A Case of Mendelian Monkey Business.

Carrots weren’t always orange. They used to be purple. True story.

400 years ago, before plant breeders got their bright orange idea, carrots were a dark and swarthy bunch.

So why the change? Well, it was for a good cause, I suppose. It was all in honor of a dead prince—William of Orange.

In her ground-breaking book, Eating on the Wild Side, Jo Robinson tells just how the House of Orange inspired this remarkable quirk of history.

Two plant breeders in the Netherlands, stirred by William of Orange’s epic revolt against Spain in the mid-sixteenth century, took it upon themselves to honor the dead monarch. They crossed a yellow mutant carrot from Africa with a local red carrot. And poof! They got a brilliant orange root for their celebration. With one flourish of Mendelian magic, they changed the hue of our most iconic veggie forever. All they lacked, it seemed, was a rabbit to pull out of the hat with it.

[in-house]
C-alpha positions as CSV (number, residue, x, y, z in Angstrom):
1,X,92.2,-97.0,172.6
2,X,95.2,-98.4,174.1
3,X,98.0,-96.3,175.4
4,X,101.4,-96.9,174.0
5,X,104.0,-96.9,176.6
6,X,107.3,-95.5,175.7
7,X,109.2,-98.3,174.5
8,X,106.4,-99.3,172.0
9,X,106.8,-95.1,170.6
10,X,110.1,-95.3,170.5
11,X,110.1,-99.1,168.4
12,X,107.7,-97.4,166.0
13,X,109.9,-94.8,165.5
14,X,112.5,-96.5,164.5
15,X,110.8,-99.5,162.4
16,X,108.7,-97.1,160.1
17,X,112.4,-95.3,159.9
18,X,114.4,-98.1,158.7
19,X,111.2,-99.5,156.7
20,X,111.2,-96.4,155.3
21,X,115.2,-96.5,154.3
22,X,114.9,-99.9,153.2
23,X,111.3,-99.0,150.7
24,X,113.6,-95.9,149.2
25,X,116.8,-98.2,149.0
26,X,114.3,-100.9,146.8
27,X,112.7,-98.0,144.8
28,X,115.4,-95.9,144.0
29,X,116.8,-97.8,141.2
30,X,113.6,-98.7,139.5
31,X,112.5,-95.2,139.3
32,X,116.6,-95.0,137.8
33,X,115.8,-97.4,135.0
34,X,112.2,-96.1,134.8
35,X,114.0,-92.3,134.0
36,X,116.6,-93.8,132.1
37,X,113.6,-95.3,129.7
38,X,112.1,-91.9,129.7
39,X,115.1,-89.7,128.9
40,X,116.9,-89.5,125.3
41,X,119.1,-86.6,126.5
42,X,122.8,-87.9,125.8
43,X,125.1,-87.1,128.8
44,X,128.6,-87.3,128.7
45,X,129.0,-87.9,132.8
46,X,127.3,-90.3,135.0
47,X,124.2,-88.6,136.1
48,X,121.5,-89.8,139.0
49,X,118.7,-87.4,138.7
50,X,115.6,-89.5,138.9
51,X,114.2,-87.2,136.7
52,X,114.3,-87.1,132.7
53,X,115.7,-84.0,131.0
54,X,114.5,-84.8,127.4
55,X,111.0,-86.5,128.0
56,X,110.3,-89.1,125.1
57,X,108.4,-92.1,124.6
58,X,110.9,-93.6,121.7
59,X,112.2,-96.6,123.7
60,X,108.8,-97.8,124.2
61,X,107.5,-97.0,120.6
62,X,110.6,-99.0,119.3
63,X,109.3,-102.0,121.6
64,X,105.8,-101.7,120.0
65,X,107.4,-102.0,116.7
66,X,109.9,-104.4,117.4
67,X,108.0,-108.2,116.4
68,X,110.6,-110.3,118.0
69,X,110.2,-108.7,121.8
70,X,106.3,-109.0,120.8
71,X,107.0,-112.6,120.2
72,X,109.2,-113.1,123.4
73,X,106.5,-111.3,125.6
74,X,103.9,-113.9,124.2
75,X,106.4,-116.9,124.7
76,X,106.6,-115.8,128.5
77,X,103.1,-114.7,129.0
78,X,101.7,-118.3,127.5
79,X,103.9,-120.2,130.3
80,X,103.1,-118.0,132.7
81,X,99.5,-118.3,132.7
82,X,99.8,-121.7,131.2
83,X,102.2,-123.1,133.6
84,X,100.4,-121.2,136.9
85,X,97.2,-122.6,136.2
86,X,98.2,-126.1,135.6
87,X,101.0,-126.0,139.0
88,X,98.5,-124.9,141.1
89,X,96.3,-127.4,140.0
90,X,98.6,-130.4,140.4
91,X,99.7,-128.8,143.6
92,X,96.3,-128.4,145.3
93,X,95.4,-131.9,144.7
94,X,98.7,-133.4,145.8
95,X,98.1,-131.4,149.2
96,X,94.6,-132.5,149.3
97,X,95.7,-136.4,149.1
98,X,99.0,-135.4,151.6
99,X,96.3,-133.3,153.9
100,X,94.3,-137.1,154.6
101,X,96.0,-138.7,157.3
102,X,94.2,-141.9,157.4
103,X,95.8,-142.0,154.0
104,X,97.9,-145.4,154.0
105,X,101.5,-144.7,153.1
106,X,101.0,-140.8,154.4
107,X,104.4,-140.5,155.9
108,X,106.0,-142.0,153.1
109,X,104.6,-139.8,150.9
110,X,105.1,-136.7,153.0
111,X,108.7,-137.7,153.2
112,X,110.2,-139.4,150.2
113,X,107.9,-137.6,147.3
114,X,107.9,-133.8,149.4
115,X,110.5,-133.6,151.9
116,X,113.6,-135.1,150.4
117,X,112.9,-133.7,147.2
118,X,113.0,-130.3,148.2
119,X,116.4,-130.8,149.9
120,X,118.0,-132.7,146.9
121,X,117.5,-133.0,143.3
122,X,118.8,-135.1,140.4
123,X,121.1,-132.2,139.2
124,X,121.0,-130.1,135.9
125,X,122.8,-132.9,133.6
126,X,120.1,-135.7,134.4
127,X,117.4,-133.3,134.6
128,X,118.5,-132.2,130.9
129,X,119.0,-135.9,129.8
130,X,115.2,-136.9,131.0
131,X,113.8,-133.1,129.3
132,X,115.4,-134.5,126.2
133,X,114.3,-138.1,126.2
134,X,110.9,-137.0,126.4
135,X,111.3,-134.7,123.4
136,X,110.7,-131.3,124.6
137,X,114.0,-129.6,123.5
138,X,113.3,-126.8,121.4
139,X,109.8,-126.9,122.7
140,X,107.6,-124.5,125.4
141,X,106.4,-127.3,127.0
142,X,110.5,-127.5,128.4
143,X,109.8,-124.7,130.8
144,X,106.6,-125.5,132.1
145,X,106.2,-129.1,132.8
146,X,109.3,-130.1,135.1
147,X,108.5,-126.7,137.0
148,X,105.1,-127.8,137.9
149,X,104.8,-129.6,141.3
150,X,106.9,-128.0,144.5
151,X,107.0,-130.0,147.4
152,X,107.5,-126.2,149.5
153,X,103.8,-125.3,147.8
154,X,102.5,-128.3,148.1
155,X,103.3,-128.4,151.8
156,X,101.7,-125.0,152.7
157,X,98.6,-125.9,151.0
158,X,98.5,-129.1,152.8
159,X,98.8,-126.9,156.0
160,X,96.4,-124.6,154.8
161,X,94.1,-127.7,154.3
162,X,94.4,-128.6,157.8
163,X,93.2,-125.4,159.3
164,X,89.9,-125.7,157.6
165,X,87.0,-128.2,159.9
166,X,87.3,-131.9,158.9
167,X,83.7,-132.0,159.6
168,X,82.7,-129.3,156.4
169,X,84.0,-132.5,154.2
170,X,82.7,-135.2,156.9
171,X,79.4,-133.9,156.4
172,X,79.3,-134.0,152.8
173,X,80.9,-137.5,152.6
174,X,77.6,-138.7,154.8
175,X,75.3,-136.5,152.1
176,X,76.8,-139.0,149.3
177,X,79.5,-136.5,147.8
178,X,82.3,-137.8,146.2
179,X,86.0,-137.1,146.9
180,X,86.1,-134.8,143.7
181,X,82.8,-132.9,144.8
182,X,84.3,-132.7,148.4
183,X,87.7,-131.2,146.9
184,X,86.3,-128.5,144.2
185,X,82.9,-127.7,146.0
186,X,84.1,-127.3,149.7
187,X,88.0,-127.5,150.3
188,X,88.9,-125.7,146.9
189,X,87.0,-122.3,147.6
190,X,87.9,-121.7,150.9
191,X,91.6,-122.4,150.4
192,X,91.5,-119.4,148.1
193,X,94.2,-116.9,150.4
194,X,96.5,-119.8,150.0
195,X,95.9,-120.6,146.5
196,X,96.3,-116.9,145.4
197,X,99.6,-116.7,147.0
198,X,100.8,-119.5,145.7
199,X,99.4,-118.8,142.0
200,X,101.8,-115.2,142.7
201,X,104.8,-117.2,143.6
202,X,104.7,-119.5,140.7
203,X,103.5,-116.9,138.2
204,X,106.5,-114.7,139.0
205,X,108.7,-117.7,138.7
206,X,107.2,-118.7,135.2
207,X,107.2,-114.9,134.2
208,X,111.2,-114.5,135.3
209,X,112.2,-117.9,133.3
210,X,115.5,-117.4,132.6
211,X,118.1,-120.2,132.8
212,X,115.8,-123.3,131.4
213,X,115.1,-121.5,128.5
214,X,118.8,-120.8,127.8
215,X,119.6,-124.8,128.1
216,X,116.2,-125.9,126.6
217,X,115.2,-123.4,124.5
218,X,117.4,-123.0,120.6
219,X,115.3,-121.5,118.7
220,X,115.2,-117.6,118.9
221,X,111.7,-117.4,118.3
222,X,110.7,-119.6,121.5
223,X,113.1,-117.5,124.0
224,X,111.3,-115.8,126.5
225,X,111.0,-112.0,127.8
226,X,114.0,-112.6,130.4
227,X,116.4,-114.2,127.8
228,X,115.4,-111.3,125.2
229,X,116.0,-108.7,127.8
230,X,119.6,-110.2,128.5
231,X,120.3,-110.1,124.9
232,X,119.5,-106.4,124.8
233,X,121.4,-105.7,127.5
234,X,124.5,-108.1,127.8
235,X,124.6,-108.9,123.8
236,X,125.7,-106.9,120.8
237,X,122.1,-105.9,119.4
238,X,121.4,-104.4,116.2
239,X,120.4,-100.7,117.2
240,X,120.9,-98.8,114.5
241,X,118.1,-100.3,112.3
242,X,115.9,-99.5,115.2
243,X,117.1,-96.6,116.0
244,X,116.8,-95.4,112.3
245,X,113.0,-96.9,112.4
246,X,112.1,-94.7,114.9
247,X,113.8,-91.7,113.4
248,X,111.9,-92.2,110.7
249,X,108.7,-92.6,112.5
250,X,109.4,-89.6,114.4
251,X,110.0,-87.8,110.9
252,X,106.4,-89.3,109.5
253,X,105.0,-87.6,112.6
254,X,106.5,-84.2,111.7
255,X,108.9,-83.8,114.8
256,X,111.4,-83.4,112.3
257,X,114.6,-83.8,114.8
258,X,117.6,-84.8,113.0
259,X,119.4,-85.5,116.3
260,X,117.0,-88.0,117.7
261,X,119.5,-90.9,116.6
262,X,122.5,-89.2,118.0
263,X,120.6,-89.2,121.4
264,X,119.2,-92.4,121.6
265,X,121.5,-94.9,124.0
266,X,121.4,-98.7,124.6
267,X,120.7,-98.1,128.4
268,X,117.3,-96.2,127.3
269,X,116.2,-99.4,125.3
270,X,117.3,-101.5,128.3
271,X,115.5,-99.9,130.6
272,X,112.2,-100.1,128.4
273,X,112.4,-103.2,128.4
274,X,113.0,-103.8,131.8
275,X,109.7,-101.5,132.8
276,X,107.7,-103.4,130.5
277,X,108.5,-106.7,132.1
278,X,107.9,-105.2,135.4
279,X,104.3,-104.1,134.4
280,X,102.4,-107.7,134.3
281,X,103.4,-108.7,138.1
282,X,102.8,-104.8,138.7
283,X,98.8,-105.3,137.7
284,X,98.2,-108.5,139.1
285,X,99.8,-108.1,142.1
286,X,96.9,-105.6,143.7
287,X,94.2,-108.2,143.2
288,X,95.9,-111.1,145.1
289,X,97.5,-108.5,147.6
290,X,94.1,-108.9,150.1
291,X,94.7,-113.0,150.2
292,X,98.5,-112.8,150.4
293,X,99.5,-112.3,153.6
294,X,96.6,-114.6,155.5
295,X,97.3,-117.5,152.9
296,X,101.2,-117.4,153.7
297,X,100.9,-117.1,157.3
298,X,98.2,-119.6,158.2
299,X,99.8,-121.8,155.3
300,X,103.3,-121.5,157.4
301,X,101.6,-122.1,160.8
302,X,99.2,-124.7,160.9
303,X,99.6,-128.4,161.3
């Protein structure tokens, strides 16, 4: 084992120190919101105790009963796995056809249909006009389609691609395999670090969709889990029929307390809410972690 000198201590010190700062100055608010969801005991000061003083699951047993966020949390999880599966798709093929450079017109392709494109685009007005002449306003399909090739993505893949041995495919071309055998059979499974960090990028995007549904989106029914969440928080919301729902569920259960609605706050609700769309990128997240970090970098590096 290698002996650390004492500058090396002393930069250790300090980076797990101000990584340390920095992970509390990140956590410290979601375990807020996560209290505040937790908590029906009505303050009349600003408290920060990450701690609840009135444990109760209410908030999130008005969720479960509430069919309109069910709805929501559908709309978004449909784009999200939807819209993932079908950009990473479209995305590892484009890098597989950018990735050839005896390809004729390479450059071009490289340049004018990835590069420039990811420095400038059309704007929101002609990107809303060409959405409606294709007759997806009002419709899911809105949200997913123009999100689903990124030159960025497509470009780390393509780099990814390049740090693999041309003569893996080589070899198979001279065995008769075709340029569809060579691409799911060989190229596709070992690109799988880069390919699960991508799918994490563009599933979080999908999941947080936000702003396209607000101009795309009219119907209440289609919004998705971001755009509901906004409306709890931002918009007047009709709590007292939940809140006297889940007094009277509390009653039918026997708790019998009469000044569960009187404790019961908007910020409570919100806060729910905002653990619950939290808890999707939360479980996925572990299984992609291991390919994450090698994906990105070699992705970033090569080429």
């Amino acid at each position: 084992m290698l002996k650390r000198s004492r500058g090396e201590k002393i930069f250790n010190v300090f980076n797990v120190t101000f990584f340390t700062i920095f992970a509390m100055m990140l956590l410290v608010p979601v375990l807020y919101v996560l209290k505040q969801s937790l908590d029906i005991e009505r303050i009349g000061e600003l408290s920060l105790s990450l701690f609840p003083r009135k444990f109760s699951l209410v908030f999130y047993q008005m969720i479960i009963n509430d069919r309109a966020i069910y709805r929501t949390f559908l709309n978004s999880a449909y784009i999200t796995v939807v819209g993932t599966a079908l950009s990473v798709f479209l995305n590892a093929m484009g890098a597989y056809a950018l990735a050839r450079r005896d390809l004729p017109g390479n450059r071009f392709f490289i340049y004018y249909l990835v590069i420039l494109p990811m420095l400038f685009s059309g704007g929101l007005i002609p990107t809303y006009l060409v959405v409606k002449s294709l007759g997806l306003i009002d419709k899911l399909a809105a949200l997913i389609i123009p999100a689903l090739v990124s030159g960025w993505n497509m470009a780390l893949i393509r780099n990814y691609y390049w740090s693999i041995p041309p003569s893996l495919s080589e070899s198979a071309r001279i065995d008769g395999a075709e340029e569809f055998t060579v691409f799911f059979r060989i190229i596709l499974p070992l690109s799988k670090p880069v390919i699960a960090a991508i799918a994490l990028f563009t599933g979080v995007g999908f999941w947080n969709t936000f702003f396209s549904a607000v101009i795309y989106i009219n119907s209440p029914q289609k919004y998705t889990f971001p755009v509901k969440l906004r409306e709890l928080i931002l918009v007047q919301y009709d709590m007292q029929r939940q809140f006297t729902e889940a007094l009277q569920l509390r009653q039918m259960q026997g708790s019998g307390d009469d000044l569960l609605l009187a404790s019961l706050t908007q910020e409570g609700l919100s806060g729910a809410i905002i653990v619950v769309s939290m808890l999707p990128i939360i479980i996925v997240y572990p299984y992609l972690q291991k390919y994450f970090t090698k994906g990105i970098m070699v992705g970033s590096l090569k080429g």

Over the next 200 years, “the long orange Dutch carrot" became so popular that it shoved aside all other varieties in the Western world. In most supermarkets today, orange carrots are the only variety available.

You can still find purple carrots easily enough in Egypt, India, Japan, and China. But here in the United States, you will probably have to visit a specialty store to find them. I get my purple carrots from Whole Foods Market.

Now, orange is great. But, I have to tell you, we might have been better off if our carrots had stayed purple. Here’s how Jo Robinson puts it:

Too bad for us that the House of Orange was not called the House of Purple. A fit of patriotism hundreds of years ago gave us the short end of the carrot stick. As is the case with most vegetables, the color of carrots is a good indicator of the amount and kinds of bionutrients they contain. Purple carrots are a concentrated source of anthocyanins, which have more antioxidant activity and potentially more health benefits than the beta-carotene in orange carrots.


I guess it's true what my medical professors always said, "You never know what you're doing until you know what you're undoing." First do no harm.

You never know what you're doing, until you know what you're undoing.

No worries, I guess. Just imagine. Somewhere in an alternative universe, Bugs Bunny is munching on a purple carrot, saying “What’s up Duke?". And the House of Orange is draped in purple robes. Indeed, history is stranger than fiction.

Related post: What 88% of Us Are Missing. Find out how dark plant foods affect your brain.